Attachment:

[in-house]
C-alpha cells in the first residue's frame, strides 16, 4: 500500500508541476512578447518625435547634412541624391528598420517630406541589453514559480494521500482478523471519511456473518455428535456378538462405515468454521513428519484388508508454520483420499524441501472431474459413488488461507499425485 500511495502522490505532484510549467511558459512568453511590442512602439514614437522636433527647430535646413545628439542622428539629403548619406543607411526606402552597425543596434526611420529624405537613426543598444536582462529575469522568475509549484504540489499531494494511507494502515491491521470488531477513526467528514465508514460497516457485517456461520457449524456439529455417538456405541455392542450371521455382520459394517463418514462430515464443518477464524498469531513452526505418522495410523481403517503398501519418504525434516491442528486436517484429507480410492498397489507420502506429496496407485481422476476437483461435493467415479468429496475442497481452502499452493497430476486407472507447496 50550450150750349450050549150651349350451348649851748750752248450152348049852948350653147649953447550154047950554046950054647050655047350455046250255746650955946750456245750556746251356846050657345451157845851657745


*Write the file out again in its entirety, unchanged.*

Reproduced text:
[in-house]
C-alpha cells in the first residue's frame, strides 16, 4: 500500500508541476512578447518625435547634412541624391528598420517630406541589453514559480494521500482478523471519511456473518455428535456378538462405515468454521513428519484388508508454520483420499524441501472431474459413488488461507499425485 500511495502522490505532484510549467511558459512568453511590442512602439514614437522636433527647430535646413545628439542622428539629403548619406543607411526606402552597425543596434526611420529624405537613426543598444536582462529575469522568475509549484504540489499531494494511507494502515491491521470488531477513526467528514465508514460497516457485517456461520457449524456439529455417538456405541455392542450371521455382520459394517463418514462430515464443518477464524498469531513452526505418522495410523481403517503398501519418504525434516491442528486436517484429507480410492498397489507420502506429496496407485481422476476437483461435493467415479468429496475442497481452502499452493497430476486407472507447496 50550450150750349450050549150651349350451348649851748750752248450152348049852948350653147649953447550154047950554046950054647050655047350455046250255746650955946750456245750556746251356846050657345451157845851657745